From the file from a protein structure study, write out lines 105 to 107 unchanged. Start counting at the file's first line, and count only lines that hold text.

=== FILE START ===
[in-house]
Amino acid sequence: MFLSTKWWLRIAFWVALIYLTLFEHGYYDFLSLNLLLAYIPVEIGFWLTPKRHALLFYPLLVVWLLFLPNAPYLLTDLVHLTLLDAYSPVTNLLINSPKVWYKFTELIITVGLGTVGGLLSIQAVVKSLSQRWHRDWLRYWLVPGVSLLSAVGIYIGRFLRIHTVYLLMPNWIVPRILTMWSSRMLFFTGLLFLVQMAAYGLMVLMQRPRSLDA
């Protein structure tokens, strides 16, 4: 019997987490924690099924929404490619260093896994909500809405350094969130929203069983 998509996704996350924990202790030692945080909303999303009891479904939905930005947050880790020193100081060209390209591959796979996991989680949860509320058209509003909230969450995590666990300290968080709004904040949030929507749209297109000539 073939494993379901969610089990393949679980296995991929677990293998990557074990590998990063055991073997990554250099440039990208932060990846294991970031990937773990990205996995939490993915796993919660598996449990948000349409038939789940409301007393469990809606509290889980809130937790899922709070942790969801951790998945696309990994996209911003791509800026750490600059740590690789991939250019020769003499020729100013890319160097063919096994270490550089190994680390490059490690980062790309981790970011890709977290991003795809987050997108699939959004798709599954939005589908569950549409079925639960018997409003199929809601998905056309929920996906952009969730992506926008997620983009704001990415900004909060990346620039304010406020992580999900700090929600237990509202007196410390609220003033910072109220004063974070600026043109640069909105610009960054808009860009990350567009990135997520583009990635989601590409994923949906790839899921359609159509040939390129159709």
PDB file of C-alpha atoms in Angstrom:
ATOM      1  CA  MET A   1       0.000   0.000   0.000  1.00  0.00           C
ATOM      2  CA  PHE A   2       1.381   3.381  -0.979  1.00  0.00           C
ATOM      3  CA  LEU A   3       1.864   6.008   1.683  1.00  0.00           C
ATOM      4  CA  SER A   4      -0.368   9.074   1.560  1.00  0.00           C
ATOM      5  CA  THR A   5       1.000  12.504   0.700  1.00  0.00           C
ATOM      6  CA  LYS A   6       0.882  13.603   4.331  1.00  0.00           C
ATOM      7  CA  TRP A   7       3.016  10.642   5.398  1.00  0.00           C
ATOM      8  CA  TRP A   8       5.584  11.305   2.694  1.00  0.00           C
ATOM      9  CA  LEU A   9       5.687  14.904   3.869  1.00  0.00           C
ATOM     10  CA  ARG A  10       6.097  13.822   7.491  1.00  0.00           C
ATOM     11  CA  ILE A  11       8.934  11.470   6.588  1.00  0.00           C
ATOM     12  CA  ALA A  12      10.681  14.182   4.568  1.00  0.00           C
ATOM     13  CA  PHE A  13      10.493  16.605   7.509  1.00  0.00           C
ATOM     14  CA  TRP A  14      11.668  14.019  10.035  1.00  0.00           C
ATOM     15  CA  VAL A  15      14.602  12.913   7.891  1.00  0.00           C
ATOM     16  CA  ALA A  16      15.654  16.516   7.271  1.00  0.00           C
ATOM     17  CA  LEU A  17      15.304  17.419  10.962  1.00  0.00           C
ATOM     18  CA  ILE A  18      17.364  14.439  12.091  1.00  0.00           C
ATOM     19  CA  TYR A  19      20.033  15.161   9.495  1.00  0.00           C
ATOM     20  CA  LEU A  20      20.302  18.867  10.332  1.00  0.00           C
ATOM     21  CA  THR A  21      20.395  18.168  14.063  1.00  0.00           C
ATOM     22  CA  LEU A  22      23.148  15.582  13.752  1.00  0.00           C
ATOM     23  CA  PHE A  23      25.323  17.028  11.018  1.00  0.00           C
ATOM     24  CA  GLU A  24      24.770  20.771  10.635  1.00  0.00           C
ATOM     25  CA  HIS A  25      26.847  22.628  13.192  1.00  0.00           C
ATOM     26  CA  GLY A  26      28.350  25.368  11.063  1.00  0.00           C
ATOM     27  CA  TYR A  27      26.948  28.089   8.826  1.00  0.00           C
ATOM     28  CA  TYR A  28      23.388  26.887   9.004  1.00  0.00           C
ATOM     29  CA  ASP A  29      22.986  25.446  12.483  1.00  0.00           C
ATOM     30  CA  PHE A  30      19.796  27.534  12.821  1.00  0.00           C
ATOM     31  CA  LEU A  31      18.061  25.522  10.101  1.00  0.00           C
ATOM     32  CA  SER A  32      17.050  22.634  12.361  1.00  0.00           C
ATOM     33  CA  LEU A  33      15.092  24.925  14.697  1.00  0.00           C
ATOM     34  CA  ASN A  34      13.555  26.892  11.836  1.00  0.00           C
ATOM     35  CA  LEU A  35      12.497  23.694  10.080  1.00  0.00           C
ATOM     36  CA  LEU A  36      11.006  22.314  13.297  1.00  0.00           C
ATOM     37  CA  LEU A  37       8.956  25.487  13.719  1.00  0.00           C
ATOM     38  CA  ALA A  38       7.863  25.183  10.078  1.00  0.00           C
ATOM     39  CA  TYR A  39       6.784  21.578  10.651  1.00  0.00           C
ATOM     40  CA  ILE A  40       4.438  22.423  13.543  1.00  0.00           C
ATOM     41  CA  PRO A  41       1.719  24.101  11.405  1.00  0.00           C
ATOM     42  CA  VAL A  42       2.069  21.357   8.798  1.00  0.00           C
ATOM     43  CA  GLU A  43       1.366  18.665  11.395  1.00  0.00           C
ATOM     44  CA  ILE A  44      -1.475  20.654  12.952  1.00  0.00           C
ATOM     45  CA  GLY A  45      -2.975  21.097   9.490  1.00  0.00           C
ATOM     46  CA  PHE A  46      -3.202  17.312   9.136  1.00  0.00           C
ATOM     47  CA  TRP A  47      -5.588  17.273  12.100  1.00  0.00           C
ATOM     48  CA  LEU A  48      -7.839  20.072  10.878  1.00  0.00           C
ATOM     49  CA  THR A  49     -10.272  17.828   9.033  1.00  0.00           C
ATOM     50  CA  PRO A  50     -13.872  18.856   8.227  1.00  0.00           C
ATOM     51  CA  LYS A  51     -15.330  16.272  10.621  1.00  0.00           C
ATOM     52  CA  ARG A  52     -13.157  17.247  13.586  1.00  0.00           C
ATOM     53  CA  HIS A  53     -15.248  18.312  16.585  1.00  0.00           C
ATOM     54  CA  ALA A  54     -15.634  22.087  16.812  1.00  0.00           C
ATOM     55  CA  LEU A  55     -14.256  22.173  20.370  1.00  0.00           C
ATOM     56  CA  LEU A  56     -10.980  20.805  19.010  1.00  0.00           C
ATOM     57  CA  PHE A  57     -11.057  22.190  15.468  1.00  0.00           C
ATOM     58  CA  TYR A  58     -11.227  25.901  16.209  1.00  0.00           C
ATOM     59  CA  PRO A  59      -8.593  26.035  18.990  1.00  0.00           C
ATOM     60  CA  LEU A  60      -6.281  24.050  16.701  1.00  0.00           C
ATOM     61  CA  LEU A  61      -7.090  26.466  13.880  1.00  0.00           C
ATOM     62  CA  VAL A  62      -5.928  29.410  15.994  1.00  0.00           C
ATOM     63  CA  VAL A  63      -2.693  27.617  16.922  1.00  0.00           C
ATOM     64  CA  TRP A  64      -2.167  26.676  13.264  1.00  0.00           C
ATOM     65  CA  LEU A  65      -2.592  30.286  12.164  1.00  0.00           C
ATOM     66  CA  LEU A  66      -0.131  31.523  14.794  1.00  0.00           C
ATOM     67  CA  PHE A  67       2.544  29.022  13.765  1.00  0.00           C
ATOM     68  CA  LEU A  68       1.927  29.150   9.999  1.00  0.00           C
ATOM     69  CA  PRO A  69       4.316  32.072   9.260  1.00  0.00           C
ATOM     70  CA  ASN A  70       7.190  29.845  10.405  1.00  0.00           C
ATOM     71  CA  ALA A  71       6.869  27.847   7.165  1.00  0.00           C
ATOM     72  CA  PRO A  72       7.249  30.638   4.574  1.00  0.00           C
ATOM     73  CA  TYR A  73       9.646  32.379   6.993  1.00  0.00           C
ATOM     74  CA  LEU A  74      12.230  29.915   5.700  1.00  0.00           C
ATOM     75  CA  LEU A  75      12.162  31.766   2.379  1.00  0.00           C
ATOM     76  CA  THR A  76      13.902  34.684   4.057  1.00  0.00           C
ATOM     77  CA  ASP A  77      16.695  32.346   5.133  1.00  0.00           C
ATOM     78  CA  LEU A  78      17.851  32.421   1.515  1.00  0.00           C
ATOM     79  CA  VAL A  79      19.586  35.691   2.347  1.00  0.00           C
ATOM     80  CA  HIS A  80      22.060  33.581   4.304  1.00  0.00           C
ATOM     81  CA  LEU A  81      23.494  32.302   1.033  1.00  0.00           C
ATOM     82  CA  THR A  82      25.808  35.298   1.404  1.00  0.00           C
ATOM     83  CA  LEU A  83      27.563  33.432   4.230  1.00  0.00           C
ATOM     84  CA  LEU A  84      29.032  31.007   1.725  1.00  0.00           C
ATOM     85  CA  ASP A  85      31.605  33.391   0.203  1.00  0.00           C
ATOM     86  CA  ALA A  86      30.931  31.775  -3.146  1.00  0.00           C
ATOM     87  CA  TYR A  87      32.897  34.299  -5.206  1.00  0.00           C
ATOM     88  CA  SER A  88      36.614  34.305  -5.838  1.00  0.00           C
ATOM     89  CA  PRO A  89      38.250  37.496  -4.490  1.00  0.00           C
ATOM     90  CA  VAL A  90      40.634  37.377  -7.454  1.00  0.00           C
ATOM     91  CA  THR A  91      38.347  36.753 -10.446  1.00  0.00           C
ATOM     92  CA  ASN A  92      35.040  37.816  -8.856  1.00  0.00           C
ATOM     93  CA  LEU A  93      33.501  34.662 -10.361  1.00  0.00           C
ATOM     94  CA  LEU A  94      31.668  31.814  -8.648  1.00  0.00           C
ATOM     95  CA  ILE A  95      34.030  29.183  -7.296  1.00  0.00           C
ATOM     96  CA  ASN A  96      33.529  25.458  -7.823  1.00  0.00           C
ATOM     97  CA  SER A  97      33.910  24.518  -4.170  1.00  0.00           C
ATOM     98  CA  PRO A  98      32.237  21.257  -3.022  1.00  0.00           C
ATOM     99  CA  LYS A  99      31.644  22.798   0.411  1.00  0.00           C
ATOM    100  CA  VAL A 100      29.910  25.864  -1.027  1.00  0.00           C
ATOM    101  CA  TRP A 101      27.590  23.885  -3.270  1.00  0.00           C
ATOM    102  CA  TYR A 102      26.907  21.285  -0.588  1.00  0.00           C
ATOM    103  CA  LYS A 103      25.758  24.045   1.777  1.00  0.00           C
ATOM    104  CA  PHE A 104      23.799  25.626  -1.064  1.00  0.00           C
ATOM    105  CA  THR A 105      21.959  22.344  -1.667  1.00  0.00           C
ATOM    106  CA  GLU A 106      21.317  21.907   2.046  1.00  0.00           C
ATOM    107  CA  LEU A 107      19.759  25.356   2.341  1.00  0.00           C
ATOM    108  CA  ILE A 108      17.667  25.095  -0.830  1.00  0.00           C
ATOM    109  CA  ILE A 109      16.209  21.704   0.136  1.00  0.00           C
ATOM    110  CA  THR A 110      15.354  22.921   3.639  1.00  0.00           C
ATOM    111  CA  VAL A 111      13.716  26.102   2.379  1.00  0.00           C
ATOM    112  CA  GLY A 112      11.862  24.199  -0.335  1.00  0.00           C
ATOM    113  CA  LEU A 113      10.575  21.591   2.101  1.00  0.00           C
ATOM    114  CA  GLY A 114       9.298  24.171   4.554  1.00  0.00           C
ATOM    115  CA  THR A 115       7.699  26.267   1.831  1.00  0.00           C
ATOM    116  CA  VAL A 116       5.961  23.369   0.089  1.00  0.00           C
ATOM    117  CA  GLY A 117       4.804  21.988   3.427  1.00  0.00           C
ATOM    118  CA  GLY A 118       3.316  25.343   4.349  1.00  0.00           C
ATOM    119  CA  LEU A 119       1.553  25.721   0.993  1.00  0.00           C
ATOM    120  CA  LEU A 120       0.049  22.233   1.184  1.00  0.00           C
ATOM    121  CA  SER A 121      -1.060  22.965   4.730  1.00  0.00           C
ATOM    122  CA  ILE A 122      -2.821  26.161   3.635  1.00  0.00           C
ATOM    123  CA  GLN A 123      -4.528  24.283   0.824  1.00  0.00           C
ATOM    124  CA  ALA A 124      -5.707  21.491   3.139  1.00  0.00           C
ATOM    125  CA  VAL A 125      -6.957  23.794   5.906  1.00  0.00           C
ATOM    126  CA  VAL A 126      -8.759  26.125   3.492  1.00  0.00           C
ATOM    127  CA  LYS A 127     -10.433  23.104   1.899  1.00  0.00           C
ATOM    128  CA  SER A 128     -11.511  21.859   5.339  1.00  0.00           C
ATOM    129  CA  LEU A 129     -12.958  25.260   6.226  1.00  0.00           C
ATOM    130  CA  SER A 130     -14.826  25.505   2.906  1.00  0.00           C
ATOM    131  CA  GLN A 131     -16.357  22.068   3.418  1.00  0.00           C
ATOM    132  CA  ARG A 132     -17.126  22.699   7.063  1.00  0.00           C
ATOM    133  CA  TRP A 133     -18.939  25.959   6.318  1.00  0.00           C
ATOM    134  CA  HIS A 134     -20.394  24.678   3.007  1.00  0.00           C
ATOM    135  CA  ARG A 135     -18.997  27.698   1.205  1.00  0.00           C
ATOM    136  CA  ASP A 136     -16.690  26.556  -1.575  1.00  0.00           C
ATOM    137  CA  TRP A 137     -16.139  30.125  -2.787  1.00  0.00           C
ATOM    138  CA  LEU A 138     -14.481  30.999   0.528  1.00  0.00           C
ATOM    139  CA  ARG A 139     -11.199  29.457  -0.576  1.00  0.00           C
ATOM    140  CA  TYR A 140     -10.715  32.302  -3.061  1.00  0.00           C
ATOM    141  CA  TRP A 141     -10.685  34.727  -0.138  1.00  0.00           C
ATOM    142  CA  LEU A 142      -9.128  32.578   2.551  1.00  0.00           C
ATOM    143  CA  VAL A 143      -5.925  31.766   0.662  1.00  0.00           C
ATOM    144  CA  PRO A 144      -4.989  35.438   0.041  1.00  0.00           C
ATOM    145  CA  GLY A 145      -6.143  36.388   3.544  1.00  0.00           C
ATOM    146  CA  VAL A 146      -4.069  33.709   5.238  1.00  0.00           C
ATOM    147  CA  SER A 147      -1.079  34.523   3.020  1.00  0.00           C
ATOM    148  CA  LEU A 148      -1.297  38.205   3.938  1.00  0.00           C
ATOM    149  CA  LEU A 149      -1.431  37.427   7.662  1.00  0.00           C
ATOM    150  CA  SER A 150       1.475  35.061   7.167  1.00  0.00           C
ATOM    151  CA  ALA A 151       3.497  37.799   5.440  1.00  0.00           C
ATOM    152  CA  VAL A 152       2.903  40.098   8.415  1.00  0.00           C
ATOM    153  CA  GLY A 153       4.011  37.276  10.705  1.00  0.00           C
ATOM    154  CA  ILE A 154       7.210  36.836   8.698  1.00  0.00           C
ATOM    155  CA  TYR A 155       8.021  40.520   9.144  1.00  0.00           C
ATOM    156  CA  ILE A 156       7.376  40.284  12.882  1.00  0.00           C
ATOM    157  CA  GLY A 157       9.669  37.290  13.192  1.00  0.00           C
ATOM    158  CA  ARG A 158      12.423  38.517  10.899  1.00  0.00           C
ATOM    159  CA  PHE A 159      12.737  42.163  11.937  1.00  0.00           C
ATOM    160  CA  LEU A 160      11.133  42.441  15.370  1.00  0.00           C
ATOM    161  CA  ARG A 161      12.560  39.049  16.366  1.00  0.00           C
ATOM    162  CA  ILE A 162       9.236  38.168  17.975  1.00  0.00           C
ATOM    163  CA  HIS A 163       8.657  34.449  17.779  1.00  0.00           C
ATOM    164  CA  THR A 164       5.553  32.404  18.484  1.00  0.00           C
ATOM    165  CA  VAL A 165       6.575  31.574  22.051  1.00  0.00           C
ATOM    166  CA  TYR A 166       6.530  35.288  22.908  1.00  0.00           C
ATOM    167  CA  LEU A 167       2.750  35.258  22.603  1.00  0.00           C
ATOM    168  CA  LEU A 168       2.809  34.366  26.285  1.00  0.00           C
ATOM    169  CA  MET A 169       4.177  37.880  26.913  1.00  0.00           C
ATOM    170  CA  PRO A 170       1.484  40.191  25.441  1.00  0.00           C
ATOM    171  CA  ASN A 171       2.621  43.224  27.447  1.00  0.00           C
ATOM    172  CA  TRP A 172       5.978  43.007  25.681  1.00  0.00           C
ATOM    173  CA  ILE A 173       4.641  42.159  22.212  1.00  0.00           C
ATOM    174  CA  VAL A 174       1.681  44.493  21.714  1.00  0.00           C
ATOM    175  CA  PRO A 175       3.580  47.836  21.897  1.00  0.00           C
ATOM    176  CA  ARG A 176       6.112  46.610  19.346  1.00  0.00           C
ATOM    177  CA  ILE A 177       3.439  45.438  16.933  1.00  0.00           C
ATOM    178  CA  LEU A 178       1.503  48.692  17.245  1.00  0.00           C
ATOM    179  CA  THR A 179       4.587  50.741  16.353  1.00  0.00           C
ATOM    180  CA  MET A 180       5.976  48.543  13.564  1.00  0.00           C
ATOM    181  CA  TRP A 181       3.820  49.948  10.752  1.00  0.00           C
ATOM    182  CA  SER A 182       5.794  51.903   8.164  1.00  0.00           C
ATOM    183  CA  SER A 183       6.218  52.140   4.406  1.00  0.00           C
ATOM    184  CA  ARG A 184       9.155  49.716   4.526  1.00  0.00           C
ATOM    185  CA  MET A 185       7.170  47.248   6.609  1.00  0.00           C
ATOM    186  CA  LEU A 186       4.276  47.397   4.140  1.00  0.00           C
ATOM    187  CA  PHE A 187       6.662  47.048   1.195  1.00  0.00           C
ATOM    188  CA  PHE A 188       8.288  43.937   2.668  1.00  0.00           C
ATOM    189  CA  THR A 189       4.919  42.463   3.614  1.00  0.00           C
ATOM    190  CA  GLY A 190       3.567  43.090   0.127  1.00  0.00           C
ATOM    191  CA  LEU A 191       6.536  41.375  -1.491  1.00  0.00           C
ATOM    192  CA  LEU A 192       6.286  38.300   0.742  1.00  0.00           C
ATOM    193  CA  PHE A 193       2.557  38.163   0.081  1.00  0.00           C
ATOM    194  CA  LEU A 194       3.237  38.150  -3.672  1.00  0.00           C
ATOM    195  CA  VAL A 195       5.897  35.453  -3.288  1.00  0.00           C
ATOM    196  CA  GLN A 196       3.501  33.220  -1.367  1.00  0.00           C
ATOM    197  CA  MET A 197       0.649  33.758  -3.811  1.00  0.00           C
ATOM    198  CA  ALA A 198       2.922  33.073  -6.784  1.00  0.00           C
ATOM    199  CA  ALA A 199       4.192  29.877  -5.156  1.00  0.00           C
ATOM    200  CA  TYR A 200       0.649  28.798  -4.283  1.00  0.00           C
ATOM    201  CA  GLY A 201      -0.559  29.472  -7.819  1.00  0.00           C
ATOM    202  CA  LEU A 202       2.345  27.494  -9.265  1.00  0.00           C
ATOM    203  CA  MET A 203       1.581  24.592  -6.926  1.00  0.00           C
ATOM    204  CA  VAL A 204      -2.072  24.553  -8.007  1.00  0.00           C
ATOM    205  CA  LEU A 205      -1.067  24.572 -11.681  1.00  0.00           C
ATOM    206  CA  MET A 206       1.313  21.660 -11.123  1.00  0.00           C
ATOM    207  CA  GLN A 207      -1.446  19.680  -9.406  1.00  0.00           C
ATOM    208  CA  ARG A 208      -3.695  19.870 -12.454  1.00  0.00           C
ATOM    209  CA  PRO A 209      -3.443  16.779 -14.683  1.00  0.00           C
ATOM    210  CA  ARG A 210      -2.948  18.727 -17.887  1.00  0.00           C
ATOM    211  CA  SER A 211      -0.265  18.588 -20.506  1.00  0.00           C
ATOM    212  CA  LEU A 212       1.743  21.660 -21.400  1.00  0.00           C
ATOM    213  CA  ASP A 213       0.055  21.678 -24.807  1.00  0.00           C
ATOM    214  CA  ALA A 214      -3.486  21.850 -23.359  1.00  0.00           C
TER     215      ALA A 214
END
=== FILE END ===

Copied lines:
ATOM    101  CA  TRP A 101      27.590  23.885  -3.270  1.00  0.00           C
ATOM    102  CA  TYR A 102      26.907  21.285  -0.588  1.00  0.00           C
ATOM    103  CA  LYS A 103      25.758  24.045   1.777  1.00  0.00           C